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Friday, May 08, 2009 

Flash's Rebirth blacks out

The webmaster of the Flash fansite Those Who Ride the Lightning has reviewed the second issue of Flash: Rebirth on his Speed Force blog, and I find nothing to be relieved by. Geoff Johns makes a supremely silly attempt to explain Barry's bowtie from the Silver Age, which is completely unnecessary from a modern-day perspective, but the real problem here is:
I’m disappointed to see that they have indeed retconned in that greatest of cliches, a tragic parental death to motivate the hero. It’s shown in more detail here, and even mentioned in last weekend’s Blackest Night #0 (alongside Hal Jordan and Bruce Wayne talking about how their tragic parental deaths motivated them). I do think it makes more sense for Barry’s father to have been wrongly convicted, with Barry determined to prove his innocence, than for him to actually be a murderer. Of course, then there’s the question: just who raised Barry Allen, if his mother was dead and his father was in prison?
I'm disappointed too. Because if they really have gone this far, and kept up what they were going with in the first issue of the mini, it means that those several appearances Henry and Nora Allen made back in the day, 2 or 3 of which I own in back issues, have been retconned and trampled on, including the time when Golden Glider tracked Barry and Iris to the Allen's home in Iowa where she endangered them with a radiation generator - that was where she let Barry know that she'd figured out his secret identity as the Flash. So is that now down the memory hole?

And Johns isn't doing much better with what suggestions he's dropping in about Albert Desmond, the sporadic crook who took up roles as both Mr. Element and Dr. Alchemy:
Given Dr. Alchemy’s cameo in issue #1, and the framed story about Mr. Element’s capture that keeps appearing in Iris’ house, it seems likely that this is intended to be Albert Desmond. When the good side of his personality was in control, he was a friend of Barry Allen’s (he and his wife even attended Barry and Iris’ wedding). It would certainly make sense for him to be a scientist as well. If it is him, I’m worried about his line from issue #1: “I wonder if you remember me — and if you’re still angry about what I did to her.” I have a horrible feeling that they’ve brought back Patty just to retroactively stuff her in the fridge. Let’s face it — she’d be at least the fourth character in this miniseries to be dragged out of limbo only to be summarily killed.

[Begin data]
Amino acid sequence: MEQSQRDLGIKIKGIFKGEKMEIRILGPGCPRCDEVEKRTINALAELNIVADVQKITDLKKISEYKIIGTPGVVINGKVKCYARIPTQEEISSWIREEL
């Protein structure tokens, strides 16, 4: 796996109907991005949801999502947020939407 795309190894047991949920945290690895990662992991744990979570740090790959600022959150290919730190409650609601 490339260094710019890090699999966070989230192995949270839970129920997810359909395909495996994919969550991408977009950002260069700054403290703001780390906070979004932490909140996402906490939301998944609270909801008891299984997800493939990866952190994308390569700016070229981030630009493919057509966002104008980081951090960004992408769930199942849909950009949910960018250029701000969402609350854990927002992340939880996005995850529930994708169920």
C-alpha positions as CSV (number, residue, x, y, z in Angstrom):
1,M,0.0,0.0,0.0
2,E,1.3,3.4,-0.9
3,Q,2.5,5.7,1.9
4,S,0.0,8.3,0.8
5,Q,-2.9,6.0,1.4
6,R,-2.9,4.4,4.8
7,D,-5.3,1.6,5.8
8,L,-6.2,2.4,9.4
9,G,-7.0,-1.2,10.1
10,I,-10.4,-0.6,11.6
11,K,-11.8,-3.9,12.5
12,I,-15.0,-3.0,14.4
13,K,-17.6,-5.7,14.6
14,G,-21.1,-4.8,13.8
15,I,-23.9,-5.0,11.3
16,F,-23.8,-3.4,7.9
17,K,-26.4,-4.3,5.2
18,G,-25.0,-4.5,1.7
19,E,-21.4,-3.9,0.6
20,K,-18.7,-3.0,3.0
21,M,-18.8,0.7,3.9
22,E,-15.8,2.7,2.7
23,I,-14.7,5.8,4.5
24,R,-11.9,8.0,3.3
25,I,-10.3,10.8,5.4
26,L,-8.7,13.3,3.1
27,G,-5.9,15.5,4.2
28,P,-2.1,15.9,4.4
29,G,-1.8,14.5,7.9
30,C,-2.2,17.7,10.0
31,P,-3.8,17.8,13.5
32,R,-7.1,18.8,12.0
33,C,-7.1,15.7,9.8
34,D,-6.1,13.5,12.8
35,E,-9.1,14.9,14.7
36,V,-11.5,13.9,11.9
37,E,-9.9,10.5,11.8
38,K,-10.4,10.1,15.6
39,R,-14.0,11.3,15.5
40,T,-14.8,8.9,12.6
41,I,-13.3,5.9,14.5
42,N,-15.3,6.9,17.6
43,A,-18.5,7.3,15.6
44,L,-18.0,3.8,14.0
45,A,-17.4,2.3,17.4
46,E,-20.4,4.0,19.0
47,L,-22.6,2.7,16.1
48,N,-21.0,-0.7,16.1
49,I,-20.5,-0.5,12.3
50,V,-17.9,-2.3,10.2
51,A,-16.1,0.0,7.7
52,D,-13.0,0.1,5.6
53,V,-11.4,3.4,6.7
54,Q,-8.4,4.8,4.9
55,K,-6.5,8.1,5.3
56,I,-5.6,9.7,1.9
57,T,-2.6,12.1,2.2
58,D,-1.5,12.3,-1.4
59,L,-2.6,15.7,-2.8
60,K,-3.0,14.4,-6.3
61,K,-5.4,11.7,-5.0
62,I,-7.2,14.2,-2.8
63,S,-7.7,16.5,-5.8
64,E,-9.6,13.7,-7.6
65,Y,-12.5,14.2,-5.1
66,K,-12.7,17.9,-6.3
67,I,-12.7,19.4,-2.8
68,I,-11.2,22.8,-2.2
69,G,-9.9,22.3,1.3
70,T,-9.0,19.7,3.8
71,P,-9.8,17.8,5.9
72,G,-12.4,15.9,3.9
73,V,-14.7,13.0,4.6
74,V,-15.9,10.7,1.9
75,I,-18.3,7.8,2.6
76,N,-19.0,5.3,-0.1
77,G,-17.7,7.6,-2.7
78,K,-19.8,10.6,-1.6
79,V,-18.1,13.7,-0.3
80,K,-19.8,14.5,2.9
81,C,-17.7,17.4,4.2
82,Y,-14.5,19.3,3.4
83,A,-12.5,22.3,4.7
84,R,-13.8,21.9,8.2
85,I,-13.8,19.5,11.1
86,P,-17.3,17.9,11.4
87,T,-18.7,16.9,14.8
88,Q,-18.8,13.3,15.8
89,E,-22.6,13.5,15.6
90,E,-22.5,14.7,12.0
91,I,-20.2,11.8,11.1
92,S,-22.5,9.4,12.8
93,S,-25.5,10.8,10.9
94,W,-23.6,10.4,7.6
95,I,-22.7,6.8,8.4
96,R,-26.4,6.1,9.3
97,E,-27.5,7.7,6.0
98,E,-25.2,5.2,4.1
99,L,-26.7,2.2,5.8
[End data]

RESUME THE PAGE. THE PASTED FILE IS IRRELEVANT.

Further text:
Or turned into a gold statue with the Philosopher's Stone? Or raped? I wouldn't put it past Johns after the premise he wrote up for Girder, that metallic villain from early in his run. This is after all the same writer who was willing to imply that the Turtle was a child molestor, contrived a story tying into Identity Crisis where Zatanna supposedly helped to "change" the Top's personality, and even implied that the Rogues were nastier than need be, and that the Top's influence in turn softened that before undoing it again. All replete with holes big enough for a herd of elephants to walk through.

One of the commentors even says:
I can deal with whomever ends up in the suit and his/her secret identity issues. But, let’s get on with it already. This Rebirth story feels like an unnecessary middle step before getting back to the “real” Flash book. This might be more of a reflection on how things have been repeatedly shaken up over the last three years. It makes me wonder if this relaunch will actually stick or if DC will get scared again about sales and throw everything out the window once more.
I think a decline in sales after a superficial press release that this has "sold out" at the retailer's department is certainly possible, especially after people begin to realize that this is the gazillionth book not worth the hype it got in the first place, and start to lose interest. In fact, they'll be doing the right thing by not legitimizing this latest forced darkening of another Silver Age hero whose background was better when it was brighter. Anyone who's really a Barry fan should simply say "no" to any attempt to make his background a horrible nightmare. It's no more creative than it would be to turn Superman's world into the exact same bleak affair that is Batman's. No matter what the outcome of Flash: Rebirth, it should be avoided already due to the cynical, mechanical approach to writing. This might even serve as a wakeup call for anyone who's not sure if Johns is reliable or not.

Update: this review from Comic Book Legacy surely nails the problems with this rendition even better, and notes that for a story about a guy who can move fast, it's pretty slow. And it suffers from a problem that quite a few comics of recent have: being padded and written for trades. It makes me think of how, in a way, Johns shares a few things in common with Brian Michael Bendis, and is just as overrated.

Update 2: The Weekly Crisis cites another problem with the book: nothing happens.

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